I started a new job last week for an ecommerce business.
The website is ranking ok and im saying ok as a guess. I haven’t had a chance to do any analysis yet.
However, my question is or whatever you want to call it is;
What do you guys think are bad actions when optimising a live website?
The markup seriously needs some work as there’s very little in terms of semantics, theres a mix of external and internal CSS as well as online HTML styling and shed loads of commented code due to poor maintenance. Do you think optimising the markup and then rolling out the updates sitewide is a bad idea? Do you think it could/would kill the existing rankings?
Key things to make sure, when you’re working on a website (whether you’re optimising it for SEO or making any other kind of design or content changes):
[list]make sure all old URLs continue to work, and if you change any file names, make sure they are redirected.
go for as little downtime as possible. Obviously for the few seconds that you’ve got the FTP connection open to upload new files, certain pages won’t be available as they are transferred, but apart from that, make sure everything that is there stays there. If Google starts getting 404 errors from pages it has already indexed, it will quickly get bored.
[*]That’s it really![/list]
As long as the site and all previous URLs continue to work all the time, and you’re improving the code, you shouldn’t encounter any major problems.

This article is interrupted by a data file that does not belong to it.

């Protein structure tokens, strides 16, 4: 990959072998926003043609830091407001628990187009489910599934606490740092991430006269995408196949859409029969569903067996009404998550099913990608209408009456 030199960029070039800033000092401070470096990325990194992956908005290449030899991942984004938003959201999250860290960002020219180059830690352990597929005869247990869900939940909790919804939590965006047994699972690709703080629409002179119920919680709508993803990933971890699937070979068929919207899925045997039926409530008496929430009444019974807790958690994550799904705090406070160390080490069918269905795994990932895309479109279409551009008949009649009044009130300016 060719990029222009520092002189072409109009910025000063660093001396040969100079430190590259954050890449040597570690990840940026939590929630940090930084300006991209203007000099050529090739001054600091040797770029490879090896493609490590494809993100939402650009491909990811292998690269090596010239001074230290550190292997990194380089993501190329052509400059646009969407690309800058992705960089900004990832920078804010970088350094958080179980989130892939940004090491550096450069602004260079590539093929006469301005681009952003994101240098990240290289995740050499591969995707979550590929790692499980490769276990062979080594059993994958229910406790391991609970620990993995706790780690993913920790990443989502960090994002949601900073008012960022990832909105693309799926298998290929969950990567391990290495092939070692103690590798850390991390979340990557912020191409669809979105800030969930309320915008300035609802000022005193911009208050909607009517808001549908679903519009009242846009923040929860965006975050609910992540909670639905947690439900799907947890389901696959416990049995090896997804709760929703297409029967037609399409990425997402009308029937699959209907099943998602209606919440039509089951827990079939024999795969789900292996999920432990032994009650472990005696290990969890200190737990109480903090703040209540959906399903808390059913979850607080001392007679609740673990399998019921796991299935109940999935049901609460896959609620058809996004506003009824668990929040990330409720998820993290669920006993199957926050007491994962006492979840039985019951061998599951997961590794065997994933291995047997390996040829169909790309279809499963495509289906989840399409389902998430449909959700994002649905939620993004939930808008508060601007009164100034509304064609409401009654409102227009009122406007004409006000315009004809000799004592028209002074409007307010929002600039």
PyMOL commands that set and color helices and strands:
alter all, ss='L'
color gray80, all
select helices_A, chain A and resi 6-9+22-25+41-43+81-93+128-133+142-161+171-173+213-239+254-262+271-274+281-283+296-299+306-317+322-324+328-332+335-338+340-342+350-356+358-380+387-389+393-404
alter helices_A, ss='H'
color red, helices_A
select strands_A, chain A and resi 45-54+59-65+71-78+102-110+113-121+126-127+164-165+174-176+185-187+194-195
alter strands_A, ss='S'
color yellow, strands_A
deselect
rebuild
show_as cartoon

Google isn’t too bothered about how your page is constructed. Even if you’ve hacked it together using layout tables and presentational markup, Google can usually have a reasonable stab at what it should be. If the content is largely the same, even if the structure around it is different, Google is unlikely to be bothered, it’s the content it’s interested in. If you’re changing the content as well, Google might consider it to be a completely new page.
Why would you ever include parameters that aren’t necessary and don’t make any difference? Stripping away any unnecessary parameters will ensure that all your link juice is being focused on the same page. Alternatively, if you are getting some benefit from that extra parameter, you can mitigate against the dreaded duplicate content by putting a <link rel="canonical" href="http://website.com/product_details.php?id=EPLK14003">
tag in the head of the document, so Google knows that whichever URL it has followed, it’s leading to that one same page.